ST. LOUIS–(KMOX)–The police chief warns aldermen he can deal with this year’s plan to cut 80 officers, but it’s unclear whether future cuts will affect crime and public safety.
Chief Dan Isom appeared before the Aldermanic Ways and Means Committee to discuss a budget for the fiscal year starting July 1 that would reduce the force of 1,352 officers by about 80 cops. (In the 1980’s the force boasted some 2,000 officers.)
“We can’t continue to cut the operating budget,” Isom said, “That’s going to mean that not only police officers, but support staff, is going to have to be cut and support staff is critical to that mission.”
In an interview with KMOX after the meeting, Isom explained this year’s cuts will be absorbed by moving some civilians into positions of administration now occupied by officers. Isom says he is also trying to reduce the command structure to put more officers on the street, and adjusting the number of officers on specialized units verses on patrol.
When asked if the department is near a tipping point, when cuts will translate into inability to maintain law and order, Isom was unsure how many more cuts the department can take.
“Nobody can say at this point that we don’t have enough officers to fulfill the mission,” Isom said, “We are running out of ideas on how we can continue to do what we do with less money.”
Isom says next year he will request an increase in the department’s operating budget.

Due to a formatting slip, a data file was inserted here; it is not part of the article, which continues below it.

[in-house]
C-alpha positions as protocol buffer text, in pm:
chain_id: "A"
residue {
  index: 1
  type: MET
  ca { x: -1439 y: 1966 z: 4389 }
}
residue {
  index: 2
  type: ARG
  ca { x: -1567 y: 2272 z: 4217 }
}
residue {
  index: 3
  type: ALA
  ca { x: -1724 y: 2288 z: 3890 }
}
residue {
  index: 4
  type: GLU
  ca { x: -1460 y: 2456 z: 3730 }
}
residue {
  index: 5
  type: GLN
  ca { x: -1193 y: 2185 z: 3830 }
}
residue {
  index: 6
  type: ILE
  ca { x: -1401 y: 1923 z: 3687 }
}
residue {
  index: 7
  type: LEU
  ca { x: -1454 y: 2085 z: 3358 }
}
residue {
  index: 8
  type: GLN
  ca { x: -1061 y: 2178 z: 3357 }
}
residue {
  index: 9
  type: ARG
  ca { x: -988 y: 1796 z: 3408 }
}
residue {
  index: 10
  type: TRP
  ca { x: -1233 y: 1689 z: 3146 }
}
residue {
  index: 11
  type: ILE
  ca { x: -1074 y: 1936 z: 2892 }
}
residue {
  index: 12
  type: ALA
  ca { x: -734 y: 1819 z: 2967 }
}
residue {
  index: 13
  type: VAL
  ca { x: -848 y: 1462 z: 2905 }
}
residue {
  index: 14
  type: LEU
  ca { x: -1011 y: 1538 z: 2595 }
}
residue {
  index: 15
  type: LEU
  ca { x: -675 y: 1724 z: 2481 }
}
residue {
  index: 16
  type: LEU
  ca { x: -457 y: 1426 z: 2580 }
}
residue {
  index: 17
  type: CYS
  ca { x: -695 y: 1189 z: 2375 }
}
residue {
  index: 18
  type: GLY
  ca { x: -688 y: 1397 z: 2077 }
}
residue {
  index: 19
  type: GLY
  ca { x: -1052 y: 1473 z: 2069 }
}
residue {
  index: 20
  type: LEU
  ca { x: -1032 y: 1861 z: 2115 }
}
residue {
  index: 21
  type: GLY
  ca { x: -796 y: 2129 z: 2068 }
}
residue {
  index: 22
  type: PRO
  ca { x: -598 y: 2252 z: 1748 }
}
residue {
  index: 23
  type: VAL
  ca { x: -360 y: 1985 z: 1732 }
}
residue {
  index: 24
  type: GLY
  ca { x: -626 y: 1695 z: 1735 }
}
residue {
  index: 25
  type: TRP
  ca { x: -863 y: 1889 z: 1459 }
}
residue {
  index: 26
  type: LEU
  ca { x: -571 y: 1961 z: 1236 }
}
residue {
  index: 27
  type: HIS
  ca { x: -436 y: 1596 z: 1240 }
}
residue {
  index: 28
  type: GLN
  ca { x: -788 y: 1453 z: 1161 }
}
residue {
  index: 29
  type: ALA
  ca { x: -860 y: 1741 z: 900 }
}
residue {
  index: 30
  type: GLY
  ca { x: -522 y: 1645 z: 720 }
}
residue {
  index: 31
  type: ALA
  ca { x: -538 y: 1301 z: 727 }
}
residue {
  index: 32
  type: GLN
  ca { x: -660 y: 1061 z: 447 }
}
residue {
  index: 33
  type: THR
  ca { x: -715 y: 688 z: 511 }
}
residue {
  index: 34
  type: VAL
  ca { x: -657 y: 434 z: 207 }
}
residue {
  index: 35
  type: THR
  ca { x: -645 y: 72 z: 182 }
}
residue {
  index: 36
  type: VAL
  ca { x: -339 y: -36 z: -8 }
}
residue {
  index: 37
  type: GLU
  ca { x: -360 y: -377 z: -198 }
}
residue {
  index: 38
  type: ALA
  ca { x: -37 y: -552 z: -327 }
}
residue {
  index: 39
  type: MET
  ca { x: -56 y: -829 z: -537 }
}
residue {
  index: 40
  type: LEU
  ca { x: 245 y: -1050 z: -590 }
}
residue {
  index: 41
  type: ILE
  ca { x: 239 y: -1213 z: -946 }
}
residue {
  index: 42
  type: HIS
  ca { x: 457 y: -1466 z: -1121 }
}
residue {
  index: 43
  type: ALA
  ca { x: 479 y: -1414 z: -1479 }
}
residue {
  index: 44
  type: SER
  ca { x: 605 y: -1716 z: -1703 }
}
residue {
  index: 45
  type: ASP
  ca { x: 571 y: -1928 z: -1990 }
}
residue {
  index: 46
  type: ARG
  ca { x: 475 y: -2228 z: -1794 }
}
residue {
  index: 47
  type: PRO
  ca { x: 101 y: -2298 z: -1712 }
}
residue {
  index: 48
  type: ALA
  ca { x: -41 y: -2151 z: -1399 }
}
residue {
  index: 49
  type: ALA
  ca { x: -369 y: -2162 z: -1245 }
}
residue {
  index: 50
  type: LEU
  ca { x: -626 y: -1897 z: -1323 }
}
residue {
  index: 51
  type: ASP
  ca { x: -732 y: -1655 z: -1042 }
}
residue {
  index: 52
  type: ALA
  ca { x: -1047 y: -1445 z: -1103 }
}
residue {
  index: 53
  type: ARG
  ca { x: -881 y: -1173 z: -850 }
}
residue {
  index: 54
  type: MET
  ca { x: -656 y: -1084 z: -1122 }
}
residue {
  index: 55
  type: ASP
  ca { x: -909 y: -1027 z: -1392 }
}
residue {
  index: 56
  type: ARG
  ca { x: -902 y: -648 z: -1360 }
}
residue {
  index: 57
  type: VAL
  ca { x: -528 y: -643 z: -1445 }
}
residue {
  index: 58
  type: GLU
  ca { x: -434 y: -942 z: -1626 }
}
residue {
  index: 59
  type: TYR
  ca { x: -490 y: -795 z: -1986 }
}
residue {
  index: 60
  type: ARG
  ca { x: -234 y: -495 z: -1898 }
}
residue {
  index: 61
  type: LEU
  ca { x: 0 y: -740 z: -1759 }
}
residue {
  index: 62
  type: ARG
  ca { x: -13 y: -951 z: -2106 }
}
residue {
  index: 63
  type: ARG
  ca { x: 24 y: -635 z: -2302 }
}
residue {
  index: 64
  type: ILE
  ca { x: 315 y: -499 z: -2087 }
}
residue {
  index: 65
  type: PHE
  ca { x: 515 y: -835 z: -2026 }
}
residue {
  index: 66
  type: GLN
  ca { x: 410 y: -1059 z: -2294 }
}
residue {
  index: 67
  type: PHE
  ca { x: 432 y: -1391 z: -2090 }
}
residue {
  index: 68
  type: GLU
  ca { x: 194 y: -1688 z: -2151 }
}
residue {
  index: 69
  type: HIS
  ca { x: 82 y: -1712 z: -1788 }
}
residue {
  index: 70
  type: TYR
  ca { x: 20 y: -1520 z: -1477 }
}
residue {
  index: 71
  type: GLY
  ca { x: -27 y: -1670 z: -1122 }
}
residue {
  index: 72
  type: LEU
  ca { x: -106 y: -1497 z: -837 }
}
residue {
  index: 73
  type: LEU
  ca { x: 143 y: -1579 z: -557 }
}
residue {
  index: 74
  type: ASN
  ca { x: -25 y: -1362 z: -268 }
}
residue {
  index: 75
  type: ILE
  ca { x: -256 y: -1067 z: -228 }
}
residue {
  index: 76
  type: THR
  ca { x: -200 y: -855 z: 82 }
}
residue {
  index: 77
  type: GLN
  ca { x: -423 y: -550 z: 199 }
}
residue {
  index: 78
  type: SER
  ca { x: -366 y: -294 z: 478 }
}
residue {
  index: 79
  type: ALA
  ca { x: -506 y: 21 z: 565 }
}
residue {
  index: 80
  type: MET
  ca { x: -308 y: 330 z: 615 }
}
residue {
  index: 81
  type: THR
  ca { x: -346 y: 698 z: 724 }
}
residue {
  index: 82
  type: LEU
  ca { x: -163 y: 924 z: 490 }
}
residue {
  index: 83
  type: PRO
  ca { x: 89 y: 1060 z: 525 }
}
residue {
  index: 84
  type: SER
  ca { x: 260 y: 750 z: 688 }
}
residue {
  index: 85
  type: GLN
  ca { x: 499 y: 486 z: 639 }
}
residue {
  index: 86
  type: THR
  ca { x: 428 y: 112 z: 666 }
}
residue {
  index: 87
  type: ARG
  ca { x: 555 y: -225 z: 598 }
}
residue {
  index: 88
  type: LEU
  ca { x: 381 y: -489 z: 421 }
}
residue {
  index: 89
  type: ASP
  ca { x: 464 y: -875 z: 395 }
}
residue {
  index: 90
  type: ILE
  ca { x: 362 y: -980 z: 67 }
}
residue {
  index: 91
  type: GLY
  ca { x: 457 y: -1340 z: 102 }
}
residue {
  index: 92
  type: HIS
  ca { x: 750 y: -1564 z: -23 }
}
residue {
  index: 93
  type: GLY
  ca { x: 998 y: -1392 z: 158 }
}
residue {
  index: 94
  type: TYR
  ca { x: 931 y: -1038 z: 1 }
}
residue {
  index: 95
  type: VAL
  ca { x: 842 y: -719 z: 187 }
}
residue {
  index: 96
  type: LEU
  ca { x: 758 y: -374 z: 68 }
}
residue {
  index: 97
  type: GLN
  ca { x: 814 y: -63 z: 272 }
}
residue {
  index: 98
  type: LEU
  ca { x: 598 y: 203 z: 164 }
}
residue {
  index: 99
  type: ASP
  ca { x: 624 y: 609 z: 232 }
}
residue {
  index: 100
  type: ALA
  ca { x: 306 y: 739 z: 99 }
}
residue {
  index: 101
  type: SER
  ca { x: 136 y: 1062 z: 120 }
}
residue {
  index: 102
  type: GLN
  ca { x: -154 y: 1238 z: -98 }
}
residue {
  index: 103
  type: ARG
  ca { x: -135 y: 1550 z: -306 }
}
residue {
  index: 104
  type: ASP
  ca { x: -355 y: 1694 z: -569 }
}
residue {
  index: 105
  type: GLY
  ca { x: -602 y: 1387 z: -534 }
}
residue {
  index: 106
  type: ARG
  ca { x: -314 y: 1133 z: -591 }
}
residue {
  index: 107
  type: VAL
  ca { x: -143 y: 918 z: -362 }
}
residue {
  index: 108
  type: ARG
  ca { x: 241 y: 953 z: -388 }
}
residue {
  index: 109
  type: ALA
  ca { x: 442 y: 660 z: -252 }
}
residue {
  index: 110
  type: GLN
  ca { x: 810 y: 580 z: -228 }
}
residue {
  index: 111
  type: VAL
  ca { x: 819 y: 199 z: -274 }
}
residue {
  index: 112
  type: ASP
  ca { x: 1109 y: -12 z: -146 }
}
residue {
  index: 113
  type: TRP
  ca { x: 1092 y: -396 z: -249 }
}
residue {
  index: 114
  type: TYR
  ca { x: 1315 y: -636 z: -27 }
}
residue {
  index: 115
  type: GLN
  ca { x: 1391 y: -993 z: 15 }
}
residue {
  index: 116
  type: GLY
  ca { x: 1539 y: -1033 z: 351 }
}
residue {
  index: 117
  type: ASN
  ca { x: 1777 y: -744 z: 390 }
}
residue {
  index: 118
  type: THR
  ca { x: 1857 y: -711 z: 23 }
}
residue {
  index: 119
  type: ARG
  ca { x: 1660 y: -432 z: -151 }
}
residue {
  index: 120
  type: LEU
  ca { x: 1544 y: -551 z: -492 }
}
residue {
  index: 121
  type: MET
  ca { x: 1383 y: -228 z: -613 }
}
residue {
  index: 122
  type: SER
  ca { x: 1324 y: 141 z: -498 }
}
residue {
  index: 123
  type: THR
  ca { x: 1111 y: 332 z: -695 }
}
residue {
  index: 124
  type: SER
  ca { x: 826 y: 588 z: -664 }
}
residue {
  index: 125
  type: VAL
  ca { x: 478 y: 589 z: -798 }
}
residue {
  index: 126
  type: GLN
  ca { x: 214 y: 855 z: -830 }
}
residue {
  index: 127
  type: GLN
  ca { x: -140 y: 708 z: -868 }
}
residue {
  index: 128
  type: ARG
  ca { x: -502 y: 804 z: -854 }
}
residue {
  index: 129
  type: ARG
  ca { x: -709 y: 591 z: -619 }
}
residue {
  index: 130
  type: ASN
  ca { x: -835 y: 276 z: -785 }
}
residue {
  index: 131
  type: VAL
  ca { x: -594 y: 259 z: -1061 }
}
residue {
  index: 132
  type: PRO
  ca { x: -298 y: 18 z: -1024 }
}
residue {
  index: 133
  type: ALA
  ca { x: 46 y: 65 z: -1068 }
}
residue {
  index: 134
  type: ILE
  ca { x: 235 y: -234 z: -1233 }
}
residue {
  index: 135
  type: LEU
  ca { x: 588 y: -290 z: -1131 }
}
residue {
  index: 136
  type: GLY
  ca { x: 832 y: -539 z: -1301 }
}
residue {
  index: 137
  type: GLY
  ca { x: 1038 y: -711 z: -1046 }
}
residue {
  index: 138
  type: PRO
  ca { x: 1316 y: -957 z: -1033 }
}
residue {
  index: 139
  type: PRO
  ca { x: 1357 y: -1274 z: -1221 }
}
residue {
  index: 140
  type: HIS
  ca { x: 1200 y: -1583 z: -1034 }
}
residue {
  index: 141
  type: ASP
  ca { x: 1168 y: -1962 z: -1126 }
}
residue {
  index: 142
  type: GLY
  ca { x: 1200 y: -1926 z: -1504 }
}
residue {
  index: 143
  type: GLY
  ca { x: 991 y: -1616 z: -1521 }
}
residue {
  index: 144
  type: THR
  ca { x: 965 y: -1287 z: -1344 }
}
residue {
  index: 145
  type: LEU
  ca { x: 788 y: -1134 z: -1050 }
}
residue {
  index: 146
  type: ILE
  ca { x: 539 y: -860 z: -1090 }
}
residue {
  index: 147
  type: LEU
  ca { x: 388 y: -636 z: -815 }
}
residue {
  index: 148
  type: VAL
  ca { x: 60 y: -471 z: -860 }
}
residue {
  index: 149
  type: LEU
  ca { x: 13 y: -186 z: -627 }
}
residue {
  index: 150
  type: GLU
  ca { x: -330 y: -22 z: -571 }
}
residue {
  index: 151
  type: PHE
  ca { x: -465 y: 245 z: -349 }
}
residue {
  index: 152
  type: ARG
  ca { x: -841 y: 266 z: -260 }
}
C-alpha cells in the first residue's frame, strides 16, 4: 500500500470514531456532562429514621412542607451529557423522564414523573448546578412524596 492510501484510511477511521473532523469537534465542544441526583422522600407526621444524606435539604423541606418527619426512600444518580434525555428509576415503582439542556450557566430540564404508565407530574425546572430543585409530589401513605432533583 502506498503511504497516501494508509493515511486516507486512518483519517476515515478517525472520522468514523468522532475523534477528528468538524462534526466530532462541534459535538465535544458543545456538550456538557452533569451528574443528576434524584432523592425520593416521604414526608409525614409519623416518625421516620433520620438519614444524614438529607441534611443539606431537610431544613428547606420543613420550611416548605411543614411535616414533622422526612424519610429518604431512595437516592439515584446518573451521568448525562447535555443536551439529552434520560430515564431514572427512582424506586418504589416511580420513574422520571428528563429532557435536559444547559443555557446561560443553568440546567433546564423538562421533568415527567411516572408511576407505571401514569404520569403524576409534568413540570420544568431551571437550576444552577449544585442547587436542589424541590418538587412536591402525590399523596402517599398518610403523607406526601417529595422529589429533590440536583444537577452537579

Public Safety Director Eddie Roth defended the cuts to the department.
“St. Louis can be proud of the level at which it funds its police department and funds its police department,” Roth said, “We are in sort of the top five-percent of all cities on a per-capita basis in terms of our sworn officers and civilian staffing.”
Roth expressed no concern that cutting 80 officers next fiscal year will increase crime.
“We have crime in St. Louis that needs attending to,” Roth said, “We have a well-funded police department to meet those challenges and I don’t think that’s going to change.”
Ways and Means Committee Chairman Lyda Krewson says cutting police is not something she wants to do.
“You know, the police department budget is going up overall, despite the fact that we have to cut officers and that’s mainly because of the increased pension contribution that are required,” Krewson said, “And so, we have to address that on all levels of city pensions, police, fire and ERS.”
Krewson says ten years ago, the city was contributing $20 million a year to pensions, compared to $95 million this year. The change came, in part, after a court ruling that found the city was underfunding its pension systems.
“When we have a $75 million increase in the amount of money that we’re funding into pensions, that money comes out of other departments,” Krewson said.
Also in today’s budget hearing, aldermen questioned Roth about the future of the corrections division.
Alderman Shane Cohn suggested non-violent inmates should be put to work picking up trash or working in the city’s forestry division to ease budget pressure on those departments — and to send a message to the community that criminals are doing some work to give back to the community.
Roth said the idea is worthy of more study, but stressed his priority for now is making improvements to the administration of the city’s two jails and hiring a new corrections commissioner.
Former Corrections Commissioner Gene Stubblefield was fired in December in the wake of a rash of escapes. Stubblefield is fighting through the city’s civil service commission to get his job back, saying the escapes were the outcome of Slay Administration budget cuts. The mayor’s office maintains budget cuts were not a factor. The case is still on appeal.